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Project to Improve Transfers of Critically Ill Patients Marks Progress

New Regional Transport System will improve care with enhanced ground and air capabilities

A project led by the University of Vermont Health Network to improve care for critically ill patients who need to be moved urgently among hospitals in our region is marking major steps forward in August. First, a 24/7 Regional Transfer Center is now in operation, which is improving the efficiency and coordination of patient transports. In addition, the Dartmouth- Hitchcock Advanced Response Team (DHART) air ambulance program is partnering with the network to expand its service to Burlington. Training flights will start this week, and patient transports are expected to begin in mid-August. For the past two years, hospitals, medical transportation providers, patient and family advisors and others have worked together to design a new Regional Transport System (RTS) to replace the current patchwork arrangements and inconsistent standards that can impact the quality of care. The goal of the RTS is to improve outcomes and save lives by providing the highest quality of care in the right location at the right time, using the safest, most appropriate mode of transportation, and do it in a fiscally responsible manner.

“Minutes matter for patients suffering from heart attacks, trauma, strokes and other life-threatening problems, which is why we’ve designed the RTS to get patients to the nearest facility that can meet their needs as quickly as possible, which may or may not be the UVM Medical Center,” said Ryan Clouser, DO, medical director of the Regional Transport System.

Regional Transfer Center

The Regional Transfer Center will manage all patient transfers by ground and air to UVM Health Network affiliates from 13 hospitals in a 40,000-square-mile area. Any provider seeking to send a patient to a network hospital can call the Regional Transfer Center staff, who will coordinate the logistics to make sure the patient gets to the right place at the right time using the most appropriate mode of travel.

“This ‘one-call-does-it-all’ system can be a major improvement over current practice,” said Kent Hall, MD, vice president of Medical Affairs/Chief Medical Officer at University of Vermont Health Network Champlain Valley Physicians Hospital. “Today, providers in the emergency department may be pulled away from the bedside for long periods of time to make these arrangements themselves.”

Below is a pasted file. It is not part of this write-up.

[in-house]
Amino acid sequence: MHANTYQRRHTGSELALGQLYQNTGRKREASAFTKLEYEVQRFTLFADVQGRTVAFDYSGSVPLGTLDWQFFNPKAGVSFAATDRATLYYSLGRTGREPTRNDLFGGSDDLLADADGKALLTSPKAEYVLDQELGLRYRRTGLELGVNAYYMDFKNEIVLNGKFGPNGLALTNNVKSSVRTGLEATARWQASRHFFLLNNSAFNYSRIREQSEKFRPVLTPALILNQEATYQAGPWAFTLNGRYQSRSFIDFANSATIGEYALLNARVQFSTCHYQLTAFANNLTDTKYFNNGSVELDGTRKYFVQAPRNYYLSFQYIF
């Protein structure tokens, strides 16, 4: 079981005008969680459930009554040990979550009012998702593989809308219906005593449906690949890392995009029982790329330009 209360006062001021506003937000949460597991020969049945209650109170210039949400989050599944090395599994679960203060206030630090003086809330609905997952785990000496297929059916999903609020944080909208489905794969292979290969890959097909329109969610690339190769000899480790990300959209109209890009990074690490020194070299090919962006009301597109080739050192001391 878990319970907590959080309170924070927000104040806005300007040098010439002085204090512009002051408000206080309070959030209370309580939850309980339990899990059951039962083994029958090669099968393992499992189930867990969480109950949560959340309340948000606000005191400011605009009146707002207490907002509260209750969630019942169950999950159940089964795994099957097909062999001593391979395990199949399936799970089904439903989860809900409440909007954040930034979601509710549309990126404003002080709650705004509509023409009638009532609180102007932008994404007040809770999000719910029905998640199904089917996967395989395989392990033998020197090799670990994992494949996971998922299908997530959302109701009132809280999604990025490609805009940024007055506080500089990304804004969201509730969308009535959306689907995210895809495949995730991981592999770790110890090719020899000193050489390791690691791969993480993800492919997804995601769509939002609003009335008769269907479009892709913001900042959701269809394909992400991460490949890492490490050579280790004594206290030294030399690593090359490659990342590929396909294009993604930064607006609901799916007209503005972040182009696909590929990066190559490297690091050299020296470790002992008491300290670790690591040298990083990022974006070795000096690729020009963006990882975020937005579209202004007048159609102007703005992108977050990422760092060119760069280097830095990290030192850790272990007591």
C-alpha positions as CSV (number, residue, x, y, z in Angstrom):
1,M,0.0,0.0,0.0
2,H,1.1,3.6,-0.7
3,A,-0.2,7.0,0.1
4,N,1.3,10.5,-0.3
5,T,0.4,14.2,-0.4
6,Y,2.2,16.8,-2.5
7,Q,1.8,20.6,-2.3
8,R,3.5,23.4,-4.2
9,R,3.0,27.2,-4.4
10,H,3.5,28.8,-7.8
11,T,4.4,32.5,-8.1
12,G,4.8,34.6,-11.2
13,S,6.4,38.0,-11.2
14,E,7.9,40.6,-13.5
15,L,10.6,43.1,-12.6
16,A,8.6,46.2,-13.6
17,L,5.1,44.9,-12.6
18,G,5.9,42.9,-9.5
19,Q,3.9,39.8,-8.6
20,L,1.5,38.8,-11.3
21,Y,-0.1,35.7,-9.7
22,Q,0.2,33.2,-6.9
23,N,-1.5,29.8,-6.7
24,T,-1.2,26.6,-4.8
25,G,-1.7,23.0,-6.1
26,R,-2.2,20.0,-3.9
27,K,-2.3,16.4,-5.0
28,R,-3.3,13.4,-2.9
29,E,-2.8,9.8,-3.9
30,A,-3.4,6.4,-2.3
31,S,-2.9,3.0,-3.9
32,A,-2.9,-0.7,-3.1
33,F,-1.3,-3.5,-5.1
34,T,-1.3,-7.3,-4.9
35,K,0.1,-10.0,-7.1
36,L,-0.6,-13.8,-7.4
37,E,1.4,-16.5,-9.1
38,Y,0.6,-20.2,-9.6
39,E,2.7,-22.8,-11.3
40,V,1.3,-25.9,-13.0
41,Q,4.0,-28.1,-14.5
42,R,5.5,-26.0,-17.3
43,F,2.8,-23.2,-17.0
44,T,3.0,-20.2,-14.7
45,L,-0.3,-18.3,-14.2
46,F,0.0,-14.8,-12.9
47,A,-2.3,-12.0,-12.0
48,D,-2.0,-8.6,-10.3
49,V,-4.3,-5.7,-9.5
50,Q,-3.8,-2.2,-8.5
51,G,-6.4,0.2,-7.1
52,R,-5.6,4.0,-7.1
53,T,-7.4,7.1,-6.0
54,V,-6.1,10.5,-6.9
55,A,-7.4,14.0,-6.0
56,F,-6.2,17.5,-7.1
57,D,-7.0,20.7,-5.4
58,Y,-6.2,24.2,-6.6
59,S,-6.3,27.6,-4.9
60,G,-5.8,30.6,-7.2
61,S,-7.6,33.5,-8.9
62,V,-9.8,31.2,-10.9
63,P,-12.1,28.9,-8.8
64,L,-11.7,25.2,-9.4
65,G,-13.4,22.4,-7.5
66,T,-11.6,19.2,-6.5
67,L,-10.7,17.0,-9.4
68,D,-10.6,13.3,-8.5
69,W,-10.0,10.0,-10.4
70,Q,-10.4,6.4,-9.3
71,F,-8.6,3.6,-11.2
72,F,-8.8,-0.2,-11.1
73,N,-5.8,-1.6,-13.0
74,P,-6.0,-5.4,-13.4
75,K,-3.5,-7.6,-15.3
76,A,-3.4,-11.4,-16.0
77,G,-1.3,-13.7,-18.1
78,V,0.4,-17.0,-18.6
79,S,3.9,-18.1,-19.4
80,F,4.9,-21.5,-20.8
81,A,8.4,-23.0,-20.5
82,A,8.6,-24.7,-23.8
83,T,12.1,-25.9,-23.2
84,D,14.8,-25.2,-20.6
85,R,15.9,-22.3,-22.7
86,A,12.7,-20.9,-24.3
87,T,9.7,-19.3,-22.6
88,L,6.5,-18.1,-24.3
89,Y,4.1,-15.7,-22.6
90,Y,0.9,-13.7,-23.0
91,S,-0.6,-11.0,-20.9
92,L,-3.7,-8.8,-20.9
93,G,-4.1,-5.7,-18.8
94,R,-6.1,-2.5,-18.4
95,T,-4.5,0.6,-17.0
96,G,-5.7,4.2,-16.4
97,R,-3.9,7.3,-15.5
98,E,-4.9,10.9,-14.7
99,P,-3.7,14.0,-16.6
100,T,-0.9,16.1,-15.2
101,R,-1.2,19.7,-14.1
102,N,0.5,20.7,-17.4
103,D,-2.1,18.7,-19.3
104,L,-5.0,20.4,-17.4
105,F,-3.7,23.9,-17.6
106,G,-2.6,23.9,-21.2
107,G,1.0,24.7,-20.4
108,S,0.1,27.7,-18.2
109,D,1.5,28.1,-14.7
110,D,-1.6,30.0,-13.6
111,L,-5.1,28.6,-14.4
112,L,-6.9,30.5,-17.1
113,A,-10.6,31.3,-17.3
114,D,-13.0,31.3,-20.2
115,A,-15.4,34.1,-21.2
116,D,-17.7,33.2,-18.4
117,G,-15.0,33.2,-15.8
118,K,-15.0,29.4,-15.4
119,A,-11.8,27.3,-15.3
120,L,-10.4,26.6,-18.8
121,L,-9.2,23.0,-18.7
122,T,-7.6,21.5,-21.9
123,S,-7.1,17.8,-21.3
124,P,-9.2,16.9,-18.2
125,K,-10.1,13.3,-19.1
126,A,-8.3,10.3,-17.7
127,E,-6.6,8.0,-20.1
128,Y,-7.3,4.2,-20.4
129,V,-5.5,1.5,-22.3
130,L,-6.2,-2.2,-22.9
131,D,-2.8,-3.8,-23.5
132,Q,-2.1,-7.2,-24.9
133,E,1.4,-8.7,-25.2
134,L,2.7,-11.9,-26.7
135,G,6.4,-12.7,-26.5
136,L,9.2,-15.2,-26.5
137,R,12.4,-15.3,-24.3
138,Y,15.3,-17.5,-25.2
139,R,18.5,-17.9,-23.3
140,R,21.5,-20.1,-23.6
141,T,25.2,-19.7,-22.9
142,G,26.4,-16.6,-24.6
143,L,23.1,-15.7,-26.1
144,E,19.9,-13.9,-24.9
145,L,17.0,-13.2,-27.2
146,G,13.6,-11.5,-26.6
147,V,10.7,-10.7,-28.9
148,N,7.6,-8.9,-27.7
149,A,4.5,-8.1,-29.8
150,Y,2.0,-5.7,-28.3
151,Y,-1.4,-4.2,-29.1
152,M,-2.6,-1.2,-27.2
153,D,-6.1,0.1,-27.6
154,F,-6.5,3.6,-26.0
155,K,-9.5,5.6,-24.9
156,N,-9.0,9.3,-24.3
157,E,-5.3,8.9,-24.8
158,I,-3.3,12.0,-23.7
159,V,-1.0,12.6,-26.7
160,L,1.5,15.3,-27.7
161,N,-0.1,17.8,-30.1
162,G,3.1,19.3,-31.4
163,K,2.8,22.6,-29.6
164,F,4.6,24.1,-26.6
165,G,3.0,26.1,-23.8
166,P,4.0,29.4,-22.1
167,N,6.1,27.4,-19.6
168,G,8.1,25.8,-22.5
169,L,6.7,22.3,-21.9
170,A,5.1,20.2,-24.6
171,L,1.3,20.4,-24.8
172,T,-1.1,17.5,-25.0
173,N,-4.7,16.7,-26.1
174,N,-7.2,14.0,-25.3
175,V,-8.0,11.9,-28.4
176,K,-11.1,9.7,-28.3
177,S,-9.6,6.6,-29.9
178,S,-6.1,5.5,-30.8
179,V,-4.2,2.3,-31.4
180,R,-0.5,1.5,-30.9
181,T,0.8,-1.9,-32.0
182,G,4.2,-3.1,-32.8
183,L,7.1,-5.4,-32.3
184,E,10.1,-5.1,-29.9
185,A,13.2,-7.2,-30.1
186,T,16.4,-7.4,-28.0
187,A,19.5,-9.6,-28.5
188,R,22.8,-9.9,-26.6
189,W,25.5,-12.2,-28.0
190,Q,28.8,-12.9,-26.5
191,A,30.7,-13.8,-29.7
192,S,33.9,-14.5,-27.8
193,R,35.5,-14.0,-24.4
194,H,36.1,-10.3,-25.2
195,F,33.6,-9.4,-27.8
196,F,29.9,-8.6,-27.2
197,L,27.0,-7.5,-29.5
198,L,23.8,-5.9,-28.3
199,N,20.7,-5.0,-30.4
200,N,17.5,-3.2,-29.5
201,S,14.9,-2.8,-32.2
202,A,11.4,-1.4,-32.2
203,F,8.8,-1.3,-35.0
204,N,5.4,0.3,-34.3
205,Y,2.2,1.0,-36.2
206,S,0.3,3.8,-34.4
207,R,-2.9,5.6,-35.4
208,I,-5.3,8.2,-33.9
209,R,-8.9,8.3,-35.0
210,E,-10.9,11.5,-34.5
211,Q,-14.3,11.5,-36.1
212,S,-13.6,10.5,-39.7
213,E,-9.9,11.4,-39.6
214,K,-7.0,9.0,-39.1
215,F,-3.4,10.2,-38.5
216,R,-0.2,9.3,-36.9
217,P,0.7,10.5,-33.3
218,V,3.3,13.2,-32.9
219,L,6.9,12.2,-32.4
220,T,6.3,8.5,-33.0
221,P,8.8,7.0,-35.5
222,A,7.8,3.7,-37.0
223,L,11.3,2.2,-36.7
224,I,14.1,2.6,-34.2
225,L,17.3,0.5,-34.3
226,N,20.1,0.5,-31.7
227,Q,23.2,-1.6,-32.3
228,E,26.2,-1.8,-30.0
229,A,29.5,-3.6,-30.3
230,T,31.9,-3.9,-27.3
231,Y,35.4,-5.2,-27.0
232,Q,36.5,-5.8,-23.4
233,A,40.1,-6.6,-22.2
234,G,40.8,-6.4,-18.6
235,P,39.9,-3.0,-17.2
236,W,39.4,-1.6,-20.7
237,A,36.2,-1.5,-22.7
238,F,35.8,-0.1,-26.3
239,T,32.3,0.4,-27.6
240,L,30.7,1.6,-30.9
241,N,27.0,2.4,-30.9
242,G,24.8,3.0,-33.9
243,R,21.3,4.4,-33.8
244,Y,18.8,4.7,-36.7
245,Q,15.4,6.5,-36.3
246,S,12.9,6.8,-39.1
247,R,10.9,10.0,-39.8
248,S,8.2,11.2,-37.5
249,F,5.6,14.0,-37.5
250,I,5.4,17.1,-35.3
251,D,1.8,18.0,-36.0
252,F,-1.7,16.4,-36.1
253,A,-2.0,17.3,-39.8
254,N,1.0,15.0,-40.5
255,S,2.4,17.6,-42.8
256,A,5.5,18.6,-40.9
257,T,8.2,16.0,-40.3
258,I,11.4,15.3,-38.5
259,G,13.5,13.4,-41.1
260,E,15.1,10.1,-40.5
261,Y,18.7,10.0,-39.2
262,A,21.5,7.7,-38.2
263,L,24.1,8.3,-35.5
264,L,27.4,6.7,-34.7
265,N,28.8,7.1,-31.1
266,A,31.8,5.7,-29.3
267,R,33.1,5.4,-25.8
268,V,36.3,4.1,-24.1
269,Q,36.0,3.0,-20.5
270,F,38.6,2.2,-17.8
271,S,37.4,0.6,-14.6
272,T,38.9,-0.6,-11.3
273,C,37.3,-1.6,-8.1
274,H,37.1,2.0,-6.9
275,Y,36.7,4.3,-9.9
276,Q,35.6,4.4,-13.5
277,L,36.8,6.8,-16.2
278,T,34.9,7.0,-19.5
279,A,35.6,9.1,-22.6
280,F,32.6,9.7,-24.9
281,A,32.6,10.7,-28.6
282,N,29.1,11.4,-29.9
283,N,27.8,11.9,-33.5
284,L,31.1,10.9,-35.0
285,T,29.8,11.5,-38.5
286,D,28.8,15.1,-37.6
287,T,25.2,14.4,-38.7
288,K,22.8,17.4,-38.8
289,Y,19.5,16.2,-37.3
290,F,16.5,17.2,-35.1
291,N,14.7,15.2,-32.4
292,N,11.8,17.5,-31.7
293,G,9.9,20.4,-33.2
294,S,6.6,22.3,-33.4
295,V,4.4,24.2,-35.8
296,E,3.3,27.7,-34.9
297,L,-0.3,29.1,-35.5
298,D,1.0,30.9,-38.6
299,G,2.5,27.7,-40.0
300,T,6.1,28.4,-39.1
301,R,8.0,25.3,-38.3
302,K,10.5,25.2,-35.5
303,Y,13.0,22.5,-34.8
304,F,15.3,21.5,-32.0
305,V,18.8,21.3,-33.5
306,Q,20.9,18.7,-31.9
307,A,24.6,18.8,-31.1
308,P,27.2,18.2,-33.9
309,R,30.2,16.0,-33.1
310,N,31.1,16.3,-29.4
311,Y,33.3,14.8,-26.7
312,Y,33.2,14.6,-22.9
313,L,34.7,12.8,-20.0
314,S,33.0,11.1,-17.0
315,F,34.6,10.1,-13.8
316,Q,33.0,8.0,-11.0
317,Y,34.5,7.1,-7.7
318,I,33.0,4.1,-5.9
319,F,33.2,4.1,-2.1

New Partnership to Include Air Ambulance Service

The Dartmouth-Hitchcock Advanced Response Team (DHART), an air and ground ambulance service of Dartmouth-Hitchcock, is adding a base at the Burlington International Airport to its existing locations in Lebanon and Manchester, New Hampshire. The expansion is designed to make patient transports between hospitals by helicopter more readily available in northern Vermont and New York when needed.

In this new collaboration, DHART will supply the helicopter and pilots, and will handle all business operations. UVM Medical Center will not own or lease the helicopter, but its-trained clinical teams will provide care on board. DHART’s training of the UVM Medical Center teams has been ongoing since the spring. Training flights around the RTS service area will begin this week, with patient transports expected to begin by mid-August.

“We’re pleased to be able to collaborate with our colleagues at the UVM Health Network in expanding this important Regional Transport and Transfer System,” said DHART Director Kyle Madigan, RN, MSN, CMTE. “Dartmouth-Hitchcock has provided air and ground ambulance services through DHART for more than 20 years, and we’re proud of our reputation for excellence in service. We look forward to providing an expanded reach of air medical services to the patients of northern Vermont and northern New York.”

“We’re excited to bring together the UVM Medical Center’s clinical team with DHART, which has an excellent track record for quality, and aligns with our academic mission and non-profit status,” said Clouser. “This expanded air ambulance service builds on our ground-based critical care transport capabilities, which handle the vast majority of transfers, so we can provide the highest quality of care to the very large region we serve.”

As the expanded air ambulance service begins, RTS leaders will be closely evaluating all aspects of the program to make sure it is improving patient care, and only being used when medically necessary. Additional quality improvements in the RTS, including establishing uniform standards for education and certification of transport staff, will be implemented in the coming year.

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About The University of Vermont Health Network

The University of Vermont Health Network is an integrated system serving the residents of Vermont and northern New York with a shared mission: working together, we improve people’s lives.  The partners are:

Our 4,000 health care professionals are driven to provide high-quality, cost-efficient care as close to home as possible. Strengthened by our academic connection to the University of Vermont, each of our affiliates remains committed to its local community by providing compassionate, personal care shaped by the latest medical advances and delivered by highly skilled experts.

  July 31, 2018